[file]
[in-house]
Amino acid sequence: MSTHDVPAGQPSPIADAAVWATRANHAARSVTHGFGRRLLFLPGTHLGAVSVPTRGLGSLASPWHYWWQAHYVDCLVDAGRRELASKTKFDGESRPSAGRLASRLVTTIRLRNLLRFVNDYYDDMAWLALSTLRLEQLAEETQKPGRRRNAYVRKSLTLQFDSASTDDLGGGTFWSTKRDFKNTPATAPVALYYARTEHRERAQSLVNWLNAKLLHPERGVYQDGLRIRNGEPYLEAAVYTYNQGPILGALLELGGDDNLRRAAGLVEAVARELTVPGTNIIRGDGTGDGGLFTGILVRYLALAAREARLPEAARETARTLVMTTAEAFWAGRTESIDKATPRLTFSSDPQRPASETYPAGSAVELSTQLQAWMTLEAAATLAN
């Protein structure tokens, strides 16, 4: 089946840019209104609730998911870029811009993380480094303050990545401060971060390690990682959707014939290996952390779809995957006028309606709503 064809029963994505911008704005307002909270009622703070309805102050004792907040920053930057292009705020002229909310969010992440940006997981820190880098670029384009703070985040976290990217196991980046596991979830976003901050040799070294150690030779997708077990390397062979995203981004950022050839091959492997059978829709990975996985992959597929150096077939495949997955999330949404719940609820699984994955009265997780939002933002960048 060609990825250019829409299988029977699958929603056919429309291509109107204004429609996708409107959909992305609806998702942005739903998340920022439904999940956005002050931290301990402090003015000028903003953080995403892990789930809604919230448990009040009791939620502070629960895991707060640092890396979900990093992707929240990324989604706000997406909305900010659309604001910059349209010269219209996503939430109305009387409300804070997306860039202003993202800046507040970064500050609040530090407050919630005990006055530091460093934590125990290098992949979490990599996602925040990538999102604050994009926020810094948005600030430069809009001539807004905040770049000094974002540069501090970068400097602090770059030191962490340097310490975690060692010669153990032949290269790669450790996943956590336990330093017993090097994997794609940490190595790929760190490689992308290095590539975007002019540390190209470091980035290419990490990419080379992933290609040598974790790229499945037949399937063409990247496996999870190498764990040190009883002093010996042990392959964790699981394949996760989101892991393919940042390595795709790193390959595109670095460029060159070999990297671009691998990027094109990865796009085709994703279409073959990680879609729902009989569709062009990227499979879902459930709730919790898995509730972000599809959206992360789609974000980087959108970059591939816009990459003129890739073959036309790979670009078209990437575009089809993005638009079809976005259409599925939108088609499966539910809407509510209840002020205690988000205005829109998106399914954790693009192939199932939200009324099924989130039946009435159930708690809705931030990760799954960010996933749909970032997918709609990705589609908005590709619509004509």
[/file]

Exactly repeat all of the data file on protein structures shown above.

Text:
[in-house]
Amino acid sequence: MSTHDVPAGQPSPIADAAVWATRANHAARSVTHGFGRRLLFLPGTHLGAVSVPTRGLGSLASPWHYWWQAHYVDCLVDAGRRELASKTKFDGESRPSAGRLASRLVTTIRLRNLLRFVNDYYDDMAWLALSTLRLEQLAEETQKPGRRRNAYVRKSLTLQFDSASTDDLGGGTFWSTKRDFKNTPATAPVALYYARTEHRERAQSLVNWLNAKLLHPERGVYQDGLRIRNGEPYLEAAVYTYNQGPILGALLELGGDDNLRRAAGLVEAVARELTVPGTNIIRGDGTGDGGLFTGILVRYLALAAREARLPEAARETARTLVMTTAEAFWAGRTESIDKATPRLTFSSDPQRPASETYPAGSAVELSTQLQAWMTLEAAATLAN
């Protein structure tokens, strides 16, 4: 089946840019209104609730998911870029811009993380480094303050990545401060971060390690990682959707014939290996952390779809995957006028309606709503 064809029963994505911008704005307002909270009622703070309805102050004792907040920053930057292009705020002229909310969010992440940006997981820190880098670029384009703070985040976290990217196991980046596991979830976003901050040799070294150690030779997708077990390397062979995203981004950022050839091959492997059978829709990975996985992959597929150096077939495949997955999330949404719940609820699984994955009265997780939002933002960048 060609990825250019829409299988029977699958929603056919429309291509109107204004429609996708409107959909992305609806998702942005739903998340920022439904999940956005002050931290301990402090003015000028903003953080995403892990789930809604919230448990009040009791939620502070629960895991707060640092890396979900990093992707929240990324989604706000997406909305900010659309604001910059349209010269219209996503939430109305009387409300804070997306860039202003993202800046507040970064500050609040530090407050919630005990006055530091460093934590125990290098992949979490990599996602925040990538999102604050994009926020810094948005600030430069809009001539807004905040770049000094974002540069501090970068400097602090770059030191962490340097310490975690060692010669153990032949290269790669450790996943956590336990330093017993090097994997794609940490190595790929760190490689992308290095590539975007002019540390190209470091980035290419990490990419080379992933290609040598974790790229499945037949399937063409990247496996999870190498764990040190009883002093010996042990392959964790699981394949996760989101892991393919940042390595795709790193390959595109670095460029060159070999990297671009691998990027094109990865796009085709994703279409073959990680879609729902009989569709062009990227499979879902459930709730919790898995509730972000599809959206992360789609974000980087959108970059591939816009990459003129890739073959036309790979670009078209990437575009089809993005638009079809976005259409599925939108088609499966539910809407509510209840002020205690988000205005829109998106399914954790693009192939199932939200009324099924989130039946009435159930708690809705931030990760799954960010996933749909970032997918709609990705589609908005590709619509004509």